Why game design takes four years

It’s hard enough to avoid assumptions around an arts program in university. Many people don’t see the point in pursuing the arts as a lifelong career, especially when there’s the notion that workers in the field simply don’t make a lot of money, or at least not enough to live comfortably – not unless the students get extremely lucky anyways. Throw Laurier Brantford’s Game Design and Development program into the picture, and even more wildly incorrect assumptions pop up.

When asked about the most frustrating assumptions about the program, Professor Scott Nicholson was quick to say that people assume that the program produces programmers for recreational video games.

“It’s not just programming,” he stated. “You learn all of the other stuff that’s more important. It’s not recreational games; the games have some sort of educational value. It’s not just video games, but it’s all sorts of games.”

Nicholson has also reiterated on several occasions about how the game lounge located in the Grand River Hall building is not meant to be a recreational space for game design students only. The space’s purpose is to immerse game design students in various games so that they can pick up on certain mechanics of both video games and board games that could be used in their own games. This is to add more tools to their “game design tool kit.”

The game lounge also has the purpose of allowing students to test out each other’s games, as. Playtesting is an integral part of developing a game and can be compared to the scientific process. Students, with their newly-developed games, have certain hypotheses about how players will understand or interact with their games. It’s hard not to approach the assumed playtesting results with a bias, as the students understand the mechanics of their own games better than anyone else. The purpose of playtesting is to see where things went right and wrong in a game. A game designer’s theories and work only get better with practice.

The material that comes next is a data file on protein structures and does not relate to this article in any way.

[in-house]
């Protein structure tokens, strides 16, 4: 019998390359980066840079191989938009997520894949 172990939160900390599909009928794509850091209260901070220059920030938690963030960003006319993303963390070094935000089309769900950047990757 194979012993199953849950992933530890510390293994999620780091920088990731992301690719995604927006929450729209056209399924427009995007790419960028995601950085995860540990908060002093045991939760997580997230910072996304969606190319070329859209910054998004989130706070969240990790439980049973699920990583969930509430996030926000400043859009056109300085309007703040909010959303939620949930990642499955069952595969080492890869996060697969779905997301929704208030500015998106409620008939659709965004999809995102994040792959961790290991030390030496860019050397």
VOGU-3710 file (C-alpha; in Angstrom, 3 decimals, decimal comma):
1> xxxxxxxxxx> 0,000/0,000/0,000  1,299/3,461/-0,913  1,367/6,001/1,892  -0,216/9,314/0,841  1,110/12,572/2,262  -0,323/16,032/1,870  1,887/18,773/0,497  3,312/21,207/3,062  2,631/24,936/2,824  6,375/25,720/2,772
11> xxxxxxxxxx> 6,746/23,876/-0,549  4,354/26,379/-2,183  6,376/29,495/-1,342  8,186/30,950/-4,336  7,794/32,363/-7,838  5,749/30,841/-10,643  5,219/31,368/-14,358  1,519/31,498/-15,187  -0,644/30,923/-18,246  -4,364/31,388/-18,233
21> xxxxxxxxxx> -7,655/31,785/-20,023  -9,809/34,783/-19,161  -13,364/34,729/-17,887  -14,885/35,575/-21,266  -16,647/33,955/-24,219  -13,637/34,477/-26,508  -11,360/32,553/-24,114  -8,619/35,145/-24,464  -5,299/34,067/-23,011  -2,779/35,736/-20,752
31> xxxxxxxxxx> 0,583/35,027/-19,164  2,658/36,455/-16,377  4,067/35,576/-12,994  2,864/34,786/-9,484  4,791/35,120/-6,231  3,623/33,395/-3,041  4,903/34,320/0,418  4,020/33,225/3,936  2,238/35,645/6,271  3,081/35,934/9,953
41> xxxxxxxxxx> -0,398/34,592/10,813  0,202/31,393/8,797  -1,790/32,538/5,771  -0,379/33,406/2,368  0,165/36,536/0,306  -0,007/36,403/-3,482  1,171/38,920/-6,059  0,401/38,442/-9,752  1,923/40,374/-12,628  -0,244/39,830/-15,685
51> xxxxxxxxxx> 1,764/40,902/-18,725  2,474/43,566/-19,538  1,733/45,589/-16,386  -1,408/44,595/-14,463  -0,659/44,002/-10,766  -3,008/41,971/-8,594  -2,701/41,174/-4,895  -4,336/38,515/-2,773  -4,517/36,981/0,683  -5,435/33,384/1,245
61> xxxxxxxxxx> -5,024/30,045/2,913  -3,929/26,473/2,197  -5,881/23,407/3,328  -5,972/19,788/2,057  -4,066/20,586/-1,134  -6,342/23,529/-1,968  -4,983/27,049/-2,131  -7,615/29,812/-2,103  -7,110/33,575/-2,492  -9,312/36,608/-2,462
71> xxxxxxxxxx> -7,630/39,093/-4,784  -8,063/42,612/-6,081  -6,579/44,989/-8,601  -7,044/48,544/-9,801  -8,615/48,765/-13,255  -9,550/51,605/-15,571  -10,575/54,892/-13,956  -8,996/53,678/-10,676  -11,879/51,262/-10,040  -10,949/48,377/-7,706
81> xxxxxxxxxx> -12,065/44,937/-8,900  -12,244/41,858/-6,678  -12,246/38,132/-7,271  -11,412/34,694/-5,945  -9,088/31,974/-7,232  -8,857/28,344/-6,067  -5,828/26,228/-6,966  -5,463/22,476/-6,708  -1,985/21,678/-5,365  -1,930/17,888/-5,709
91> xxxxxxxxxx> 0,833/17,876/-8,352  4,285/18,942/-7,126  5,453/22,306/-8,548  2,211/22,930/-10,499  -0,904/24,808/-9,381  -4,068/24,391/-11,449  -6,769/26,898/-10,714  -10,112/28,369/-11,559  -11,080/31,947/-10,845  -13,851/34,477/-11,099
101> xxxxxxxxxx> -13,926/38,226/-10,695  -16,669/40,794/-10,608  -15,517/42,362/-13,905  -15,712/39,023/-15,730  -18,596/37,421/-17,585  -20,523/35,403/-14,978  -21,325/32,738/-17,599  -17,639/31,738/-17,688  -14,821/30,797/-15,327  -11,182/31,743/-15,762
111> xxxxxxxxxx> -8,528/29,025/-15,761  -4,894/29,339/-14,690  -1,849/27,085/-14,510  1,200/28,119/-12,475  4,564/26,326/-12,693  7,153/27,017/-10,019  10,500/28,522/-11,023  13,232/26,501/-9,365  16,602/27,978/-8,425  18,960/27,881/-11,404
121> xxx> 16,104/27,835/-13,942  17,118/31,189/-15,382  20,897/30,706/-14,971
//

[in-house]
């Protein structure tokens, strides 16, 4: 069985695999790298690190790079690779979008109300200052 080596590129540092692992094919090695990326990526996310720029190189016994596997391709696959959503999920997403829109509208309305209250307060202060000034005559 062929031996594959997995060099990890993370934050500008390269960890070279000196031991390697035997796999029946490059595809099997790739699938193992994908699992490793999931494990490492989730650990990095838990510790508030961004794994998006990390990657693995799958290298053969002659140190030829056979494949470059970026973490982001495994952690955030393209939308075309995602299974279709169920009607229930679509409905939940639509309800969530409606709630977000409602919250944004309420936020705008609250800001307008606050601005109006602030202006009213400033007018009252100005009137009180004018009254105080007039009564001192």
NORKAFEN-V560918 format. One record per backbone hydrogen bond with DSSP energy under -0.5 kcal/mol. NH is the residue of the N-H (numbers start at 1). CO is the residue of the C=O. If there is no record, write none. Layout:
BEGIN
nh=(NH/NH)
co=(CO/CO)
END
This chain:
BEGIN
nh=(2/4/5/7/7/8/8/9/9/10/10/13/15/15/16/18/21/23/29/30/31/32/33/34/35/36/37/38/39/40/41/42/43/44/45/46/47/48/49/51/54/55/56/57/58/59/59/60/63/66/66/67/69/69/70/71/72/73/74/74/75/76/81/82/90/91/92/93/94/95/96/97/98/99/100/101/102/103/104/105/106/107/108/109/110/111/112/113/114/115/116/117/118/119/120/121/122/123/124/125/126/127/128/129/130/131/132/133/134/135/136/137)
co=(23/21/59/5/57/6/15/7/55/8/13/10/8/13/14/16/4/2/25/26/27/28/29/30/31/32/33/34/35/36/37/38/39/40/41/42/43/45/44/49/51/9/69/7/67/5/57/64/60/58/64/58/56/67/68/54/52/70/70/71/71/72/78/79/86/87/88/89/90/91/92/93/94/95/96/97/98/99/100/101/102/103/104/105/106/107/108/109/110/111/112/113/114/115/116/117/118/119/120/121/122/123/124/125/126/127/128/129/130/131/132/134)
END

That’s part of the point of having a game design program, but why have it as a four-year university program?

“The goal is to allow people to work with an organization,”  Nicholson explained. “To both make a game and to see if that game has a greater impact. That activity alone is a full year. That means that we have three years to get students ready to do that stuff. If we start with the theory and analog approach, that’s one of the years. That leaves us with two years left. Those two years in the middle are there to understand the programming side of games.

“Also, we come back into the theoretical side. If you look at it like a map, you start in theory, move into analog, then you move into making digital stuff. We then come back around to theory with things like project management and ethics and think ‘Now that we’ve got those skills, we want to understand how to use those in a larger context.’ Then, you’re ready to go out and work with an organisation. If we didn’t have that partnership with an organisation, then we wouldn’t need that fourth year, but that fourth year is critical to make something that’s yours, so that it would be easier for you to get a job.”

What students are expected to learn can be narrowed down by Jesse Schell’s Map of the Game Design Process, which was published in his book The Art of Game Design. It touches up on five key parts of game design: the designer themselves, the process of developing the game, the game itself, the players, and the player’s’ experience. As anyone can see, there’s a lot that needs to be considered within these five parts, including documentation, the game’s theme, the players’ mindset and so much more.

Game design is not just a bunch of lazy kids sitting around and playing games all day. They are learning as they’re experiencing the games; they’re picking up on mechanics, narrative, player interaction, and so much more. The games they make have a purpose, such as teaching people about the responsibilities of owning a pet or urging people to do something about gender violence. The program itself is no walk in the park either. Like any program, it may include late nights working away on a paper or taking off recreational time to do more research. However, it’s the students’ passion about what they’re doing and their willingness to put in those hours of work when learning about their future professional field that makes it all worthwhile.

Graphic courtesy of Gamasutra.com

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